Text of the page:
How about the case of conscientious objection? Or what if the execution officer of a prison refuses to execute nonviolence political criminal such as a person like Gandhi? Will you, if you are the execution officer of the prison, execute such a person if he was pronounced the death penalty, for instance? From the British point of view, Gandhi’s nonviolence movement was “illegal.” Or what if the law promotes racial discrimination, ethnic cleansing and/or other serious human rights violations as in the case of Nazi or of some countries in the Balkans during the 1990s? How about Mandela’s resistance against Apartheid? His movement was also “illegal” from the view point of the government of South Africa at that time. Independent movements from any oppressive regime are “illegal” from the view point of the government. In this regard, how about Libya’s rebels against Gaddafi’s regime? How about the case in Syria? Or how about the resistance of Palestinians against Israel if the resistance is carried out in nonviolence?

    Having said that, I also have to say the similar (not exactly the same though) as you said: “But do not misunderstand me. I am “,in principle,” (or “almost”) all in favor of a rule of law.”

    Prof. Galtung, what you raised in your editorial this week is a classical (and yet still new) agenda of law, although I understand that the main subject of the editorial this week is about mediation, not the discussion of the classical legal agenda.

    • Prof. Galtung answers:

      Dear Satoshi – thanks, but you are confirming my point, this is exactly what I say. A crime is some kind of violence against something, even Gandhi’s, Mandela’s–or for that sake mine–against some “order”. What I am saying is that violence is a signal, there is an unresolved conflict somewhere. You want to reduce crime? Fine, go ahead, identify those conflicts, try to solve them. My point was that this also applies to “ordinary”, meaning not political criminals: they were talking much about theft as redistribution from those who had too much. This is certainly not a conventional view of law–nor am I saying that this approach always works, it is a perspective.
      best regards and thanks johan galtung

  4. satoshi says:

    Please allow me to add two more.

    First, about the title of the essay this week:

    I do not think “rule of law” and “mediation” contradict each other. Therefore, the title of the essay this week, “Rule of Law vs. Rule of Mediation,” might not be appropriate. Norms such as legal norms present a certain set of the social (state) framework, while mediation is a means for solving a conflict. Furthermore, it is not necessarily that legal norms deny mediation as a means for solving a legal conflict. The framework and a means for conflict resolution does not necessarily contradict each other.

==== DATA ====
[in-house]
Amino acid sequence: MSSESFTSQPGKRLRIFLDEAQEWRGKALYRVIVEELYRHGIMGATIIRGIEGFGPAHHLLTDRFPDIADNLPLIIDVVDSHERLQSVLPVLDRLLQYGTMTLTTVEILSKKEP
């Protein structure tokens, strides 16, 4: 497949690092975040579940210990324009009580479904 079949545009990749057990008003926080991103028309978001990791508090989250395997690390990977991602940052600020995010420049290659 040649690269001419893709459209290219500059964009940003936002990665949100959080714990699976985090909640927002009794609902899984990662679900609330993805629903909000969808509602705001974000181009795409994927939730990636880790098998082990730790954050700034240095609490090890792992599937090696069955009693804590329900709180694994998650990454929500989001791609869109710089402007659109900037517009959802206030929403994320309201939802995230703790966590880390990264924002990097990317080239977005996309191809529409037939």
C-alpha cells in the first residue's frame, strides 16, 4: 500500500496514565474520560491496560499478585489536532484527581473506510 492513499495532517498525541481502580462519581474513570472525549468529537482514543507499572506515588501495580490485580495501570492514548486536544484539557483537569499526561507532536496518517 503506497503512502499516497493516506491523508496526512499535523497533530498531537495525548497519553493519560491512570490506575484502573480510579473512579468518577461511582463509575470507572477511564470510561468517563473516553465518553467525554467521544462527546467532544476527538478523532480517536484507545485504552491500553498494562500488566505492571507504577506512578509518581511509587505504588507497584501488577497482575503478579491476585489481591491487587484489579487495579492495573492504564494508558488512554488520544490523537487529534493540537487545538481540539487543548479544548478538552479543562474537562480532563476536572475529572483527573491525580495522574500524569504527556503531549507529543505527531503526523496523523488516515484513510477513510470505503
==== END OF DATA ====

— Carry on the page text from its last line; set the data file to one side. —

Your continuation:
Besides, it is very often that the law itself encourages conflict resolution by mediation. This is true, especially when the conflict in question relates to a civil or commercial affair. Not all civil or commercial conflicts are appropriate to be solved at the legal court.

    That is also true, especially when the conflict in question is an inter-state, inter-national or inter-ethnic affair. One of the examples is the UN Charter (which is an international (inter-state) treaty that constitutes an essential part of international law) that assumes not only the legal solution but also mediation in solving international conflict.

    Second, about mediation as a more appropriate means for solving conflict than a legal solution through the legal battle (as Prof. Galtung argues in the essay):

    The solution of a conflict does not necessarily require to produce a set of a winner and a loser, which unfortunately the legal solution produces. The loser in the legal solution may not be very happy for the way the conflict has been solved because his, her or their personal, communal or national pride could be damaged as the result of the “legal battle.” (The government of a lost inter-state legal battle may be collapsed, for instance.)

    The solution of a conflict requires satisfaction (or satisfactory conditions) for both (or all relevant) parties. Thus, it can be said, in general, that mediation may be more appropriate in conflict resolution than the legal battle through the court session.

    Needless to say, however, there might be some cases that are more appropriate to be solved by the legal court.

    In principle, let the conflicting parties choose the means for solving their problems as far as the means is a nonviolent/peaceful and legitimate one. (To avoid the failure in choosing the conflict resolution means by the conflicting parties, the law should stipulate what to do in such a case.)